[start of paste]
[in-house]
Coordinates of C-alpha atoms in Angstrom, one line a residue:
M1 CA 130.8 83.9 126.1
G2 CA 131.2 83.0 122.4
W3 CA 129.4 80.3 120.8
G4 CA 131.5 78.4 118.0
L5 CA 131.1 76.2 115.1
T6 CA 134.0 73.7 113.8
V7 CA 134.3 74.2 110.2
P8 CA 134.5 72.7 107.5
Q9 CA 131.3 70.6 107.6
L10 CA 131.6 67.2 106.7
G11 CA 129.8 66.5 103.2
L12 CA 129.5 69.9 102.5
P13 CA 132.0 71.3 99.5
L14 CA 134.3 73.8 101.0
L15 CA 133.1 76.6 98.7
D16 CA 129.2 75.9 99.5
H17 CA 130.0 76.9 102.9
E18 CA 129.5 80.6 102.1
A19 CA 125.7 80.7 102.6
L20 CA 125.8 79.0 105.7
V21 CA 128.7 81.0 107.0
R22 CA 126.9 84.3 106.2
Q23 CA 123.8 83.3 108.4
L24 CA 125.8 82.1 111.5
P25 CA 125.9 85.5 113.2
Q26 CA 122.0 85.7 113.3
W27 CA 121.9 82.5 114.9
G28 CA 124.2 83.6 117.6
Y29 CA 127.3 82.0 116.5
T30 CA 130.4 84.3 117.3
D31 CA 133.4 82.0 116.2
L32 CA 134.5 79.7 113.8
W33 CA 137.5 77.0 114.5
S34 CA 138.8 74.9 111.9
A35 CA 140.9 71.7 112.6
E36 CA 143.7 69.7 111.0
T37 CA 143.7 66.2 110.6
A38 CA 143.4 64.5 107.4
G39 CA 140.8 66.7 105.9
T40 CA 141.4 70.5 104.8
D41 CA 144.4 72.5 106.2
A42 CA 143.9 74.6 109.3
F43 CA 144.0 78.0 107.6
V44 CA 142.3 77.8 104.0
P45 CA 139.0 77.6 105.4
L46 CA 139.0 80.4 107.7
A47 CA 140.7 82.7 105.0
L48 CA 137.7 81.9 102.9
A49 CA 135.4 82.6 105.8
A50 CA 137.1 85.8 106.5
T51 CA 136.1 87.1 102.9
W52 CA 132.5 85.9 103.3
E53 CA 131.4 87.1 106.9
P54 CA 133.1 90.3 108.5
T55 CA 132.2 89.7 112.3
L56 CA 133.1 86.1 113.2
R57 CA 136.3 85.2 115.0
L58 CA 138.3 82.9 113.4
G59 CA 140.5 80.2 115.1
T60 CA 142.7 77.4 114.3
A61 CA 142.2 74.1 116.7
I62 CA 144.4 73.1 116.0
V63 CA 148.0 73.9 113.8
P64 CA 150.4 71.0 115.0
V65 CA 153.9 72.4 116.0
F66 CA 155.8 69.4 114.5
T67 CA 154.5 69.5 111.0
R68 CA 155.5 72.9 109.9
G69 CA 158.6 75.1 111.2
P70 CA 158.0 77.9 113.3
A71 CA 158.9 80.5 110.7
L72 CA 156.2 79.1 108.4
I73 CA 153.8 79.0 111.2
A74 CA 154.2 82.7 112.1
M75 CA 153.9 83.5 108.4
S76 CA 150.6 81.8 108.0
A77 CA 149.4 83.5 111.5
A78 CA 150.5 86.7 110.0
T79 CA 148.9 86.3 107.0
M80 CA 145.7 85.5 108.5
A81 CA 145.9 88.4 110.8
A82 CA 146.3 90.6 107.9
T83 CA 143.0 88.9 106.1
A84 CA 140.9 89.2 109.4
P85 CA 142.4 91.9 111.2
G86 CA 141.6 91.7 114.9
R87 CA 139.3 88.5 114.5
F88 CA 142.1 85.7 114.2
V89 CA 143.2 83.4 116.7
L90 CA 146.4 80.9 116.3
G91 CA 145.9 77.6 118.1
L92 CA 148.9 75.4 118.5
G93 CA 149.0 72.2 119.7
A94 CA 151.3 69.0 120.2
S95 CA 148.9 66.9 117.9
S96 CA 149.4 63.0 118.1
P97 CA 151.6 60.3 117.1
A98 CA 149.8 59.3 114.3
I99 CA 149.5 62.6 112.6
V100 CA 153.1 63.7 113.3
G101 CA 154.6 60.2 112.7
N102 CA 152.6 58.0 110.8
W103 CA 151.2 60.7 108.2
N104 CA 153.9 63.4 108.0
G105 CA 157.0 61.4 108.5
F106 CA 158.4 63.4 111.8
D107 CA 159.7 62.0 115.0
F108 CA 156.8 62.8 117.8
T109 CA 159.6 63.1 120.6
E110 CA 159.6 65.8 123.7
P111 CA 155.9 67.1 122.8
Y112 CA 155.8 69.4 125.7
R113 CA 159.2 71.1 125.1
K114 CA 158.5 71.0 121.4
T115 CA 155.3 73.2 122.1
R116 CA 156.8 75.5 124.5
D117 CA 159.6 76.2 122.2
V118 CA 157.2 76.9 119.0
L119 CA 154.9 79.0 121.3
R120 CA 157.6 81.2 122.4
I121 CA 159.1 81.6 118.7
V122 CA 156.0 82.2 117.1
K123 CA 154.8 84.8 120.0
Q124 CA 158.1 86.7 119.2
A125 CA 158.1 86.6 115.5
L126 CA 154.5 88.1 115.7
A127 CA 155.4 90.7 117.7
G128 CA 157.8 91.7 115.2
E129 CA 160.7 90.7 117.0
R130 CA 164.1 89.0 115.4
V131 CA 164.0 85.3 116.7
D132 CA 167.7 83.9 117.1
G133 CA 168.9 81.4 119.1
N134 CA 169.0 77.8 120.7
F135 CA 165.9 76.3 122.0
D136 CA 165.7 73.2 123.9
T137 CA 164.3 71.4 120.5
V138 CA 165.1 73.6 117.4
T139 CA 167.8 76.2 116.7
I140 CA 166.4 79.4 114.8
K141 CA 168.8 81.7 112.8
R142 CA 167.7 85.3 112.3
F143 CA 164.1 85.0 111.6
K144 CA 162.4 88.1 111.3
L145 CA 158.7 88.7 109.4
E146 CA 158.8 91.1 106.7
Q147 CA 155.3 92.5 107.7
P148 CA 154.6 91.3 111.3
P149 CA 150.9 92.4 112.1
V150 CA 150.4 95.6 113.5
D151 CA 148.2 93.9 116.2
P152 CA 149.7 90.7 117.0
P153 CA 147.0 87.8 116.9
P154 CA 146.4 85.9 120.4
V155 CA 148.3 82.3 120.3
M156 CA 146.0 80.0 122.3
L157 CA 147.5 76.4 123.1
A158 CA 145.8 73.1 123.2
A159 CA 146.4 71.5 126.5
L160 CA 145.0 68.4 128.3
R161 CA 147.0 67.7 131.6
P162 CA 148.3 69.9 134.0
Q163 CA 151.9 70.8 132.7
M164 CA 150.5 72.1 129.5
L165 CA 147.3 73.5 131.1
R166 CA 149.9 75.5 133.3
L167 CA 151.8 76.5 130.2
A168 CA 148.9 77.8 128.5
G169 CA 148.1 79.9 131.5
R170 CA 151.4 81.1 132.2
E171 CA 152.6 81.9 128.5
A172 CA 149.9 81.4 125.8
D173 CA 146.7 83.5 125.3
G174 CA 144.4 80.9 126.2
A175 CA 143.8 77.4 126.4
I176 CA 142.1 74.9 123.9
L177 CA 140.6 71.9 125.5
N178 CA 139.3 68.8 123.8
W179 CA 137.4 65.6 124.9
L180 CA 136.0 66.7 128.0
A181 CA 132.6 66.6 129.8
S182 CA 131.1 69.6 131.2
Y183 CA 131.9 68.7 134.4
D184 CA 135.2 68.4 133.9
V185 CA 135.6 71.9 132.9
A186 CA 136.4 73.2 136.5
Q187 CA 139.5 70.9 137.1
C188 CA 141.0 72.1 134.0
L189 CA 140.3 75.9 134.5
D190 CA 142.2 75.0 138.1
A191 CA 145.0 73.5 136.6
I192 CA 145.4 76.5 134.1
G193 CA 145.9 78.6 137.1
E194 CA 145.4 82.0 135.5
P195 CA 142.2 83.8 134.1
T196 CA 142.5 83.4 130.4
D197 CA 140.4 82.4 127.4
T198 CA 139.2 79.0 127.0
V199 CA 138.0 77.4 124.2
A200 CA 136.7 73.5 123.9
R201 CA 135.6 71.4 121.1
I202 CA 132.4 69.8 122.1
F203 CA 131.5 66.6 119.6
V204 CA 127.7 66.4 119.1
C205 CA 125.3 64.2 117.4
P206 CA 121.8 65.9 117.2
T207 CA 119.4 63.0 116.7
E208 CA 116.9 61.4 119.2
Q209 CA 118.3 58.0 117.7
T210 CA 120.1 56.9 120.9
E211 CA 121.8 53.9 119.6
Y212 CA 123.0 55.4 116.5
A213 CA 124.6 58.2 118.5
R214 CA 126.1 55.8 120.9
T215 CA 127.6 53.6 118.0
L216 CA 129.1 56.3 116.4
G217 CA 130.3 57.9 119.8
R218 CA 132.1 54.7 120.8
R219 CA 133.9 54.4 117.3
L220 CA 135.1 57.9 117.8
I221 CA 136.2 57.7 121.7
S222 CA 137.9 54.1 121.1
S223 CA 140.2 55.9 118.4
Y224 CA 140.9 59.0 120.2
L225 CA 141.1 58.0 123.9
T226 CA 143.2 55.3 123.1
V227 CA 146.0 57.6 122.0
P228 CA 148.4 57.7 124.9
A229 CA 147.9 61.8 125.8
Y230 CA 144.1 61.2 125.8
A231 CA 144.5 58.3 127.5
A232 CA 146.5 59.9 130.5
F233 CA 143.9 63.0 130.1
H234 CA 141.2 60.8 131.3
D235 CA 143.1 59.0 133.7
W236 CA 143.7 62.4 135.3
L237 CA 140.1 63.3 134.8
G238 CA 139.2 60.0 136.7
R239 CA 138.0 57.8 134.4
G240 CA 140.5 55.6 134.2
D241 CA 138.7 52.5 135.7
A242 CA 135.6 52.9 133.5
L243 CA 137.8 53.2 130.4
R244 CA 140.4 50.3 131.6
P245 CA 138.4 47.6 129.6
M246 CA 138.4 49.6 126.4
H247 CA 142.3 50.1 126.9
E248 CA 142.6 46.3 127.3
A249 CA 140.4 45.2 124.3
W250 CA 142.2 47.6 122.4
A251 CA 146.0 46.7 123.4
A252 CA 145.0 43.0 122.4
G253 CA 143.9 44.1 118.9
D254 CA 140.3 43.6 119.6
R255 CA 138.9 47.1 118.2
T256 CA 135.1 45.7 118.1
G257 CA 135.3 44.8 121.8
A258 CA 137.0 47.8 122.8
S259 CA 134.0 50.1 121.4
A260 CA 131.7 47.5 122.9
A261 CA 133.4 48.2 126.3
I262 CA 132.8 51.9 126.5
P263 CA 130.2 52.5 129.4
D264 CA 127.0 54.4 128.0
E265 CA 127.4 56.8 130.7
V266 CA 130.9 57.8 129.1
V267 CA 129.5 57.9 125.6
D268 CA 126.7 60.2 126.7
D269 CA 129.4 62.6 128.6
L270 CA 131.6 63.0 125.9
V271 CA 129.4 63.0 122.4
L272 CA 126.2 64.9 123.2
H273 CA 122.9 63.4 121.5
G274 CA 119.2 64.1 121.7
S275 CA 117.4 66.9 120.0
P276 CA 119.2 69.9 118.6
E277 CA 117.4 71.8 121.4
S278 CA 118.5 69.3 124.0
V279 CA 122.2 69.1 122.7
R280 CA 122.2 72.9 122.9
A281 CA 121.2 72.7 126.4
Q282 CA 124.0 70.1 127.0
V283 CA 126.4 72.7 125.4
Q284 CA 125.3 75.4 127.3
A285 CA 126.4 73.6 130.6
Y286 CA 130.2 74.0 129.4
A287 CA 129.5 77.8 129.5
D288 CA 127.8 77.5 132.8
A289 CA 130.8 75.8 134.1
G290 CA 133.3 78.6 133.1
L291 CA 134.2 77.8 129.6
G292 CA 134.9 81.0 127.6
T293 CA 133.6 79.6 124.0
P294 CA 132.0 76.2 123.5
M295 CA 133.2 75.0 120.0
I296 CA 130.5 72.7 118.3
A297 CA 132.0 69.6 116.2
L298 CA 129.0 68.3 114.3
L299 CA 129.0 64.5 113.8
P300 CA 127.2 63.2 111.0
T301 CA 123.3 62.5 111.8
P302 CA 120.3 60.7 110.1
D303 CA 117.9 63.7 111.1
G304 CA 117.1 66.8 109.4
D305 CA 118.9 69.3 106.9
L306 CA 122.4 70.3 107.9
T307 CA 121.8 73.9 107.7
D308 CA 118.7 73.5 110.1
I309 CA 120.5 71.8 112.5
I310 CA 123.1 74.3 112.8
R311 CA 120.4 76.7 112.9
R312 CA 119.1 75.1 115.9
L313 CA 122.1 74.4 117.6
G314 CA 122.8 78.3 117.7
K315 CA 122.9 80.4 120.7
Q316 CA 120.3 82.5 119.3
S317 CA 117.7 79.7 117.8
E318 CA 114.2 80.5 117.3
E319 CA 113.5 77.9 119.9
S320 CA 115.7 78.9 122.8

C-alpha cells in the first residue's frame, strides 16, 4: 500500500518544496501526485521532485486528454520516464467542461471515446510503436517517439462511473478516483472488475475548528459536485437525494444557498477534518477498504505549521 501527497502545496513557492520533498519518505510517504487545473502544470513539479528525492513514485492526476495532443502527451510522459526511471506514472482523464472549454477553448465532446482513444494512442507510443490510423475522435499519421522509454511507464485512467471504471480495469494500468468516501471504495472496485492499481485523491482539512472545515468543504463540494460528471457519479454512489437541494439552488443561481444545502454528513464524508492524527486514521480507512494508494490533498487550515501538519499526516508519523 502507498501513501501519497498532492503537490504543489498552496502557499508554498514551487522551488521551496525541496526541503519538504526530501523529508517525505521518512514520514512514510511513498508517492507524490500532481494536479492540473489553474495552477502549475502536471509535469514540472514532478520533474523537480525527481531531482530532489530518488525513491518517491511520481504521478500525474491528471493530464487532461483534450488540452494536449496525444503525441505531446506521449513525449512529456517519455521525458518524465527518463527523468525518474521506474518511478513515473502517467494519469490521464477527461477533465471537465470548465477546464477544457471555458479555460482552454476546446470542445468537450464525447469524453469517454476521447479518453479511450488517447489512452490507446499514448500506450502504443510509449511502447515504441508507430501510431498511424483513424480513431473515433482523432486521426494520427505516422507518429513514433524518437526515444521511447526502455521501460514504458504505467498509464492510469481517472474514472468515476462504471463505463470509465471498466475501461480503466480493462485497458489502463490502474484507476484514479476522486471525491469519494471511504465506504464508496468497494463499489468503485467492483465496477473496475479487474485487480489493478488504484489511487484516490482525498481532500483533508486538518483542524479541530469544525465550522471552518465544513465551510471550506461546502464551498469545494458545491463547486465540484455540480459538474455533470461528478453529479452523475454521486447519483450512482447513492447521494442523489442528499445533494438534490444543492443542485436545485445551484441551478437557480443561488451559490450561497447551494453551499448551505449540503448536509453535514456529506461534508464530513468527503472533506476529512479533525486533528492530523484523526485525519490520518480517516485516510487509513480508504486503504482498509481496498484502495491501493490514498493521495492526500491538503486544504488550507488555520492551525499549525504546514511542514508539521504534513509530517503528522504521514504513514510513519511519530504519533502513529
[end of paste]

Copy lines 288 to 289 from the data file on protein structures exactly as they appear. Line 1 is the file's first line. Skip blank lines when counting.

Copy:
Y286 CA 130.2 74.0 129.4
A287 CA 129.5 77.8 129.5